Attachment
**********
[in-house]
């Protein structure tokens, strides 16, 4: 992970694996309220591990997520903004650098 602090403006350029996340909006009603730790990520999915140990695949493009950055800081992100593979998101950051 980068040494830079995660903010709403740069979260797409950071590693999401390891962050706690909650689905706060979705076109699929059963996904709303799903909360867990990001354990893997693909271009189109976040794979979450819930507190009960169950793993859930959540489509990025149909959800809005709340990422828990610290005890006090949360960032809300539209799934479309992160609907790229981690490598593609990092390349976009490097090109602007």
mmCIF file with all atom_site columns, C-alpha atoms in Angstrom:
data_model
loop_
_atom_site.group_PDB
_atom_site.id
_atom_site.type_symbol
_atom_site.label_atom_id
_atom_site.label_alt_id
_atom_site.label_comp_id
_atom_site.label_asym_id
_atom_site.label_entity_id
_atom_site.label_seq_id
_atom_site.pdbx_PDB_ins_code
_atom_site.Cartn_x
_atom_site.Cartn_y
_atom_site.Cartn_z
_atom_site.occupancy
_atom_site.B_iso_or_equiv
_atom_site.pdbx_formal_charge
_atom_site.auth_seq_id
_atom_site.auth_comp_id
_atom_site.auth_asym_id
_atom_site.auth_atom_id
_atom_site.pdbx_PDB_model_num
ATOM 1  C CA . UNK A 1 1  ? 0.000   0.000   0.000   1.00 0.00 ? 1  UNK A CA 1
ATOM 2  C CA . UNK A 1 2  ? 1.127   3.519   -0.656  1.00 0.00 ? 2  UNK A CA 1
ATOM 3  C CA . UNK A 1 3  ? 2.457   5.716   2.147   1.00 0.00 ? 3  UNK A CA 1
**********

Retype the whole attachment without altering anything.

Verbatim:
[in-house]
């Protein structure tokens, strides 16, 4: 992970694996309220591990997520903004650098 602090403006350029996340909006009603730790990520999915140990695949493009950055800081992100593979998101950051 980068040494830079995660903010709403740069979260797409950071590693999401390891962050706690909650689905706060979705076109699929059963996904709303799903909360867990990001354990893997693909271009189109976040794979979450819930507190009960169950793993859930959540489509990025149909959800809005709340990422828990610290005890006090949360960032809300539209799934479309992160609907790229981690490598593609990092390349976009490097090109602007």
mmCIF file with all atom_site columns, C-alpha atoms in Angstrom:
data_model
loop_
_atom_site.group_PDB
_atom_site.id
_atom_site.type_symbol
_atom_site.label_atom_id
_atom_site.label_alt_id
_atom_site.label_comp_id
_atom_site.label_asym_id
_atom_site.label_entity_id
_atom_site.label_seq_id
_atom_site.pdbx_PDB_ins_code
_atom_site.Cartn_x
_atom_site.Cartn_y
_atom_site.Cartn_z
_atom_site.occupancy
_atom_site.B_iso_or_equiv
_atom_site.pdbx_formal_charge
_atom_site.auth_seq_id
_atom_site.auth_comp_id
_atom_site.auth_asym_id
_atom_site.auth_atom_id
_atom_site.pdbx_PDB_model_num
ATOM 1  C CA . UNK A 1 1  ? 0.000   0.000   0.000   1.00 0.00 ? 1  UNK A CA 1
ATOM 2  C CA . UNK A 1 2  ? 1.127   3.519   -0.656  1.00 0.00 ? 2  UNK A CA 1
ATOM 3  C CA . UNK A 1 3  ? 2.457   5.716   2.147   1.00 0.00 ? 3  UNK A CA 1